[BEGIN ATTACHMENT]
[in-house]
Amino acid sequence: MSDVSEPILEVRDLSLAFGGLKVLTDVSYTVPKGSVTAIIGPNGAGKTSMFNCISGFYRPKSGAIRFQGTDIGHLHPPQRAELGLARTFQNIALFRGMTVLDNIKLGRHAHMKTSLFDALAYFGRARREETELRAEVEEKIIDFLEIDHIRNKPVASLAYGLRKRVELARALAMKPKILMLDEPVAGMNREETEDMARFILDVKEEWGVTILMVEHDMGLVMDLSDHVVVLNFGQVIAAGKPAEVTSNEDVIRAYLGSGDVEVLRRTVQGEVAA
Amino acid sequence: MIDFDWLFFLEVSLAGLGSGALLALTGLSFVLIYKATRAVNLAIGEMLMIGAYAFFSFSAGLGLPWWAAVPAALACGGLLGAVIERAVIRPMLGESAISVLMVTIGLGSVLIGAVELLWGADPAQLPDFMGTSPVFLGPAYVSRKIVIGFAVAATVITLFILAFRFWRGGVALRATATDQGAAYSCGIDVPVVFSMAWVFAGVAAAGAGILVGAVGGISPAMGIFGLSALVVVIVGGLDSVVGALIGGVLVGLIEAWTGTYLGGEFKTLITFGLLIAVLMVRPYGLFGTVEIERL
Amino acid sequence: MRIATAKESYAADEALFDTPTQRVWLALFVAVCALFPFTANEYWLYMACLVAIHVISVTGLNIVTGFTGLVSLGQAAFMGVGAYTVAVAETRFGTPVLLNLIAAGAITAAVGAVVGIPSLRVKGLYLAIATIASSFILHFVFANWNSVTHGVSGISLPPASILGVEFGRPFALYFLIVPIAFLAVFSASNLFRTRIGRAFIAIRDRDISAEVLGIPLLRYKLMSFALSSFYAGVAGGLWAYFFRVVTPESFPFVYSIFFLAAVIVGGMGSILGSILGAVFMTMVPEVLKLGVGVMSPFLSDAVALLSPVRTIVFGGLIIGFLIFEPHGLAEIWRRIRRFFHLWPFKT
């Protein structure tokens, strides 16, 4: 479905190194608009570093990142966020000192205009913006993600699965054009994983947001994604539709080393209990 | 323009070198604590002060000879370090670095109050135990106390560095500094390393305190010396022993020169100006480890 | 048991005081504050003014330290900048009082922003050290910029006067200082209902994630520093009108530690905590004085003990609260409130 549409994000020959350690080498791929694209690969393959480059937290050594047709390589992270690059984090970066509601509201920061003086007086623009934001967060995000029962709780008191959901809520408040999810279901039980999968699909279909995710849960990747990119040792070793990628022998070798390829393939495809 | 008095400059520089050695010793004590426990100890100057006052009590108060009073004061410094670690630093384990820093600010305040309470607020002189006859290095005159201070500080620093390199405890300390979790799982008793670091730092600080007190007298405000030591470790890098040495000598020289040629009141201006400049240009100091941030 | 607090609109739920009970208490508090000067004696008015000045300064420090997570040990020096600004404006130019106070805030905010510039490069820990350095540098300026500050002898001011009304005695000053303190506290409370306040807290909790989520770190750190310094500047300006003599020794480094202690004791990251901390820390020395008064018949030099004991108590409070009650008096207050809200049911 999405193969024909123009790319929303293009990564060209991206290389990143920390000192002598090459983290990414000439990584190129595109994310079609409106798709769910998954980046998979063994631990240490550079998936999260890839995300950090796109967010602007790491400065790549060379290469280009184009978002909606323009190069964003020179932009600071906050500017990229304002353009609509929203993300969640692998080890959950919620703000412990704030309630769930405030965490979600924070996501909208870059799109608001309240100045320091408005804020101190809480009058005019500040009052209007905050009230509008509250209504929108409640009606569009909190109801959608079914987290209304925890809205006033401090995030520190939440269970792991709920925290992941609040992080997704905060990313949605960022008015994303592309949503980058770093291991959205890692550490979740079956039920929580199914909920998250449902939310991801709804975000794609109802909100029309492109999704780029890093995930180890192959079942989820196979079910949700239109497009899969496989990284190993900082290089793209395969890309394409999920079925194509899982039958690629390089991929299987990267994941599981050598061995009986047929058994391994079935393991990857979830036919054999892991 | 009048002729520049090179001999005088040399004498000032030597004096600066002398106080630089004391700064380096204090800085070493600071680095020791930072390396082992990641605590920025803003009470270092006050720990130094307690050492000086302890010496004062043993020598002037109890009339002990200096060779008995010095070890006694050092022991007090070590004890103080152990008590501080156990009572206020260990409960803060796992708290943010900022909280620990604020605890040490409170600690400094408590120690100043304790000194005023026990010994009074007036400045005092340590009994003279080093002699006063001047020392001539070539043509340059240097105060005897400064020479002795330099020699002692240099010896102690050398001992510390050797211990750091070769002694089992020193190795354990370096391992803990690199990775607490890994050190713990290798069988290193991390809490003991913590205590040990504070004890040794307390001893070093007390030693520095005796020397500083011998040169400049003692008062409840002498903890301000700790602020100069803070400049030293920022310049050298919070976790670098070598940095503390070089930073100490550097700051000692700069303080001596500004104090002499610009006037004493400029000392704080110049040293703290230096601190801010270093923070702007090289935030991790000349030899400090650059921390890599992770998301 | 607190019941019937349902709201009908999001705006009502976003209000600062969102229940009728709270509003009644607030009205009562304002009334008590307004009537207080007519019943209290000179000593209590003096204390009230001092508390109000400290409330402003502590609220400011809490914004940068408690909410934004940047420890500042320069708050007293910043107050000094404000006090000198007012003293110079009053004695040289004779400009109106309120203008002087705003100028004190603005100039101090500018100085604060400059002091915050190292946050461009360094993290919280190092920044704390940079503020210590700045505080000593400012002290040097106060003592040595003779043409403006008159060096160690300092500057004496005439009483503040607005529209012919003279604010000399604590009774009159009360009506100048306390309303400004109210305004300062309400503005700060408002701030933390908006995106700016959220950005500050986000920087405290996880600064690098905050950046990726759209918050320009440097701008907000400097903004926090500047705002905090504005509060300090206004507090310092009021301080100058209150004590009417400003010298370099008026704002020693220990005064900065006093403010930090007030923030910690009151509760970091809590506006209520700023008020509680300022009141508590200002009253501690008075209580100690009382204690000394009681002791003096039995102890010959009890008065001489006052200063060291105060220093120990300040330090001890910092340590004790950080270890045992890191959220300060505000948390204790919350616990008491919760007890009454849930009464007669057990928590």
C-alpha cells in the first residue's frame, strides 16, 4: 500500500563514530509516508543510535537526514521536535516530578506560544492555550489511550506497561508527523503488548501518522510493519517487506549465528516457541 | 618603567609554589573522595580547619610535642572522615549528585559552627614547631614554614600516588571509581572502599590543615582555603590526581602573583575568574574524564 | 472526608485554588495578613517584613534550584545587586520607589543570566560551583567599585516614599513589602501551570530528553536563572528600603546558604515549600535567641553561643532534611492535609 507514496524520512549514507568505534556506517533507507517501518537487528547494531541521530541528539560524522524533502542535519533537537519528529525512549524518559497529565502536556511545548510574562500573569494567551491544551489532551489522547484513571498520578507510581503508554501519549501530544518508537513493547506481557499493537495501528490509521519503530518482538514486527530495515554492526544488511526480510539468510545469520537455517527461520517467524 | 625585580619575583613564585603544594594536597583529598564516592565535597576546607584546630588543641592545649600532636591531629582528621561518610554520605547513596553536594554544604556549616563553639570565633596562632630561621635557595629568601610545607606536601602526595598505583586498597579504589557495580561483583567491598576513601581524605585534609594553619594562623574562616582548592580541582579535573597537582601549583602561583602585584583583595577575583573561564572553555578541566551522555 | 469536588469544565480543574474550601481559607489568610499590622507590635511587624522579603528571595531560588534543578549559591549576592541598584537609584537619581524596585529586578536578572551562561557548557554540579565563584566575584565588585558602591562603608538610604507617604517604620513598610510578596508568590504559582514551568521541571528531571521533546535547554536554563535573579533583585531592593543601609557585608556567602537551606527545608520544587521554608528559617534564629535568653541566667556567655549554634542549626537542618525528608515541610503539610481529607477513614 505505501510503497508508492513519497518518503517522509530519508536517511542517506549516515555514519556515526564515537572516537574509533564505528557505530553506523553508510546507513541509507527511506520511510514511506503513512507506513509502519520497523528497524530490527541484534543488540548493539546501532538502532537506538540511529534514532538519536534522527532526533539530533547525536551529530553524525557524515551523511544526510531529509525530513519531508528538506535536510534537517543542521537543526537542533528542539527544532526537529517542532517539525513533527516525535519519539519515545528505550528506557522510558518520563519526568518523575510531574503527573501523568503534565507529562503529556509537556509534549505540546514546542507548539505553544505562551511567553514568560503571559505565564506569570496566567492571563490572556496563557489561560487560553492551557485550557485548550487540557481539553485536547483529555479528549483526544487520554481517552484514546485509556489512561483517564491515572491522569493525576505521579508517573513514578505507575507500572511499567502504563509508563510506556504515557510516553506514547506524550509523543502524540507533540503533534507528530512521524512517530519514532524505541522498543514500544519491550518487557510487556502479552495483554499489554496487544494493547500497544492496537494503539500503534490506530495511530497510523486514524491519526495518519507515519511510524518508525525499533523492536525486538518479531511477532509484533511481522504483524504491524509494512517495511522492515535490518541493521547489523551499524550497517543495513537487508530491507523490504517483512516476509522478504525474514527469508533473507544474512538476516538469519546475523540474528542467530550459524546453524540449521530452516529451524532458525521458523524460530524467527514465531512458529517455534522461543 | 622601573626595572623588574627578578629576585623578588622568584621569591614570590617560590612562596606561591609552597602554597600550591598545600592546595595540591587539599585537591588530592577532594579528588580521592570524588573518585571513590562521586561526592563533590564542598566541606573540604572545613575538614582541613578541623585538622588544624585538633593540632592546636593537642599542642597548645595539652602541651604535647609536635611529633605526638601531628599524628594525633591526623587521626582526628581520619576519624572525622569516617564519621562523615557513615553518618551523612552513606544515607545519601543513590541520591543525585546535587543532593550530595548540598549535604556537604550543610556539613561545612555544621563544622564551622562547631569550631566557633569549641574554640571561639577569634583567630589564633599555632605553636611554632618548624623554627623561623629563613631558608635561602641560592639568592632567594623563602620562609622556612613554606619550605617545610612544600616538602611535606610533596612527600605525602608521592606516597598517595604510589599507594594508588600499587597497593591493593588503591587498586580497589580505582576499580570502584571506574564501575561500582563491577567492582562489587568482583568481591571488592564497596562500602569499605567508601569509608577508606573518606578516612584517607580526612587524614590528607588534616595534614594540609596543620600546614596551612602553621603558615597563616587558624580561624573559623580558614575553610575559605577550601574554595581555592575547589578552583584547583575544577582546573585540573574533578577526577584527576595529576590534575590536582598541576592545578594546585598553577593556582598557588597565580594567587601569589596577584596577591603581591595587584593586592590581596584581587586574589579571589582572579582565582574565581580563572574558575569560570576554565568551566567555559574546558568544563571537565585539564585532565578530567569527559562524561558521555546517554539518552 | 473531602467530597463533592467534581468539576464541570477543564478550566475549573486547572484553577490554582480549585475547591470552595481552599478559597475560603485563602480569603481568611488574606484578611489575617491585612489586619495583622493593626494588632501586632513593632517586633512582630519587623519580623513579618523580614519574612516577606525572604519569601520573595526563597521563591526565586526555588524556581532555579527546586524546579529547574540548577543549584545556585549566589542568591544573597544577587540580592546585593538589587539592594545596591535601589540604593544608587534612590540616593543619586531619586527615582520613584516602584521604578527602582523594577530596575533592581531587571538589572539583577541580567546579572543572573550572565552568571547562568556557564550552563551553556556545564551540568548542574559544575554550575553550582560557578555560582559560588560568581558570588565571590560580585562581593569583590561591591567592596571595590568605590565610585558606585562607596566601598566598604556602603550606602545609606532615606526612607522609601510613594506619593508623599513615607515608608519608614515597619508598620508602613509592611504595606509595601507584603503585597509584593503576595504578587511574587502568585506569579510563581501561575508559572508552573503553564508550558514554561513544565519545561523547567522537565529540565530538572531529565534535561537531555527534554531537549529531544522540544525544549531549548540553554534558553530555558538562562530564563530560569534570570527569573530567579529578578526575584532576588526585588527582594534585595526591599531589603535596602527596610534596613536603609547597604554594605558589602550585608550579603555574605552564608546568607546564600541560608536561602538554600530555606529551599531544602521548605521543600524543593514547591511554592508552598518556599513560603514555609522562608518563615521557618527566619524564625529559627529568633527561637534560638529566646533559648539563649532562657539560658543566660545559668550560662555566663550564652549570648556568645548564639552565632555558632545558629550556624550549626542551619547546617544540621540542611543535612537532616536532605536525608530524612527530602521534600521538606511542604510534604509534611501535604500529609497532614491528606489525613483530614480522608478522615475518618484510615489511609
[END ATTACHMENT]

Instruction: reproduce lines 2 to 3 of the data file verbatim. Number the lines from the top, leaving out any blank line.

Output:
Amino acid sequence: MSDVSEPILEVRDLSLAFGGLKVLTDVSYTVPKGSVTAIIGPNGAGKTSMFNCISGFYRPKSGAIRFQGTDIGHLHPPQRAELGLARTFQNIALFRGMTVLDNIKLGRHAHMKTSLFDALAYFGRARREETELRAEVEEKIIDFLEIDHIRNKPVASLAYGLRKRVELARALAMKPKILMLDEPVAGMNREETEDMARFILDVKEEWGVTILMVEHDMGLVMDLSDHVVVLNFGQVIAAGKPAEVTSNEDVIRAYLGSGDVEVLRRTVQGEVAA
Amino acid sequence: MIDFDWLFFLEVSLAGLGSGALLALTGLSFVLIYKATRAVNLAIGEMLMIGAYAFFSFSAGLGLPWWAAVPAALACGGLLGAVIERAVIRPMLGESAISVLMVTIGLGSVLIGAVELLWGADPAQLPDFMGTSPVFLGPAYVSRKIVIGFAVAATVITLFILAFRFWRGGVALRATATDQGAAYSCGIDVPVVFSMAWVFAGVAAAGAGILVGAVGGISPAMGIFGLSALVVVIVGGLDSVVGALIGGVLVGLIEAWTGTYLGGEFKTLITFGLLIAVLMVRPYGLFGTVEIERL